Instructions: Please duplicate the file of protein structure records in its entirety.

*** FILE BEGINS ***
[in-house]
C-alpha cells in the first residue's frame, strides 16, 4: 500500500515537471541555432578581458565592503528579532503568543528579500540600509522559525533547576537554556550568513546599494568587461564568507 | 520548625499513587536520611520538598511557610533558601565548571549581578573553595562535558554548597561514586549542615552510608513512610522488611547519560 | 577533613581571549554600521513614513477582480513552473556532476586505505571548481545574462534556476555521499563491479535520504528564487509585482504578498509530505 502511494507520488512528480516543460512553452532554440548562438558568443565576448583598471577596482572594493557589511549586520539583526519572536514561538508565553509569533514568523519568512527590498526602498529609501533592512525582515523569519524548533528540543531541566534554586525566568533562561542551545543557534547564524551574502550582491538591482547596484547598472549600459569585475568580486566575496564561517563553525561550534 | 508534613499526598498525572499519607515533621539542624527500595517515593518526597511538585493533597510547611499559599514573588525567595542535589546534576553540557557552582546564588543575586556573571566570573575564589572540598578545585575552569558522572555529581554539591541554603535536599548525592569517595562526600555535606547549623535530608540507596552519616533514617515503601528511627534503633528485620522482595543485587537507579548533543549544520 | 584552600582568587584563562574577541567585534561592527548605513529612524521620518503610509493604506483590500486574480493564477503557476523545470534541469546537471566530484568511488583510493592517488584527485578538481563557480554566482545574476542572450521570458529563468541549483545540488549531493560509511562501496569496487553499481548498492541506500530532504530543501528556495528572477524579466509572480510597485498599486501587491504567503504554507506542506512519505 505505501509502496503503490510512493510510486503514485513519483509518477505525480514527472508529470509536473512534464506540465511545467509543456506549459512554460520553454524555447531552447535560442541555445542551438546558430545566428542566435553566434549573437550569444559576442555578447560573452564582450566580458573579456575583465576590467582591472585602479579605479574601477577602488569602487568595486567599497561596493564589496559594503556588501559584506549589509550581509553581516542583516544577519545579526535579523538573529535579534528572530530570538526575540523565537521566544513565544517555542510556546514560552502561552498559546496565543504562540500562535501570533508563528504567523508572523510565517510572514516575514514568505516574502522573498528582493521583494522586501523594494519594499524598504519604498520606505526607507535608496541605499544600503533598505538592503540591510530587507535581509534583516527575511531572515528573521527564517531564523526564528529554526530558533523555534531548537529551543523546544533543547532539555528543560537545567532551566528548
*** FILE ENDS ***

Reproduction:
[in-house]
C-alpha cells in the first residue's frame, strides 16, 4: 500500500515537471541555432578581458565592503528579532503568543528579500540600509522559525533547576537554556550568513546599494568587461564568507 | 520548625499513587536520611520538598511557610533558601565548571549581578573553595562535558554548597561514586549542615552510608513512610522488611547519560 | 577533613581571549554600521513614513477582480513552473556532476586505505571548481545574462534556476555521499563491479535520504528564487509585482504578498509530505 502511494507520488512528480516543460512553452532554440548562438558568443565576448583598471577596482572594493557589511549586520539583526519572536514561538508565553509569533514568523519568512527590498526602498529609501533592512525582515523569519524548533528540543531541566534554586525566568533562561542551545543557534547564524551574502550582491538591482547596484547598472549600459569585475568580486566575496564561517563553525561550534 | 508534613499526598498525572499519607515533621539542624527500595517515593518526597511538585493533597510547611499559599514573588525567595542535589546534576553540557557552582546564588543575586556573571566570573575564589572540598578545585575552569558522572555529581554539591541554603535536599548525592569517595562526600555535606547549623535530608540507596552519616533514617515503601528511627534503633528485620522482595543485587537507579548533543549544520 | 584552600582568587584563562574577541567585534561592527548605513529612524521620518503610509493604506483590500486574480493564477503557476523545470534541469546537471566530484568511488583510493592517488584527485578538481563557480554566482545574476542572450521570458529563468541549483545540488549531493560509511562501496569496487553499481548498492541506500530532504530543501528556495528572477524579466509572480510597485498599486501587491504567503504554507506542506512519505 505505501509502496503503490510512493510510486503514485513519483509518477505525480514527472508529470509536473512534464506540465511545467509543456506549459512554460520553454524555447531552447535560442541555445542551438546558430545566428542566435553566434549573437550569444559576442555578447560573452564582450566580458573579456575583465576590467582591472585602479579605479574601477577602488569602487568595486567599497561596493564589496559594503556588501559584506549589509550581509553581516542583516544577519545579526535579523538573529535579534528572530530570538526575540523565537521566544513565544517555542510556546514560552502561552498559546496565543504562540500562535501570533508563528504567523508572523510565517510572514516575514514568505516574502522573498528582493521583494522586501523594494519594499524598504519604498520606505526607507535608496541605499544600503533598505538592503540591510530587507535581509534583516527575511531572515528573521527564517531564523526564528529554526530558533523555534531548537529551543523546544533543547532539555528543560537545567532551566528548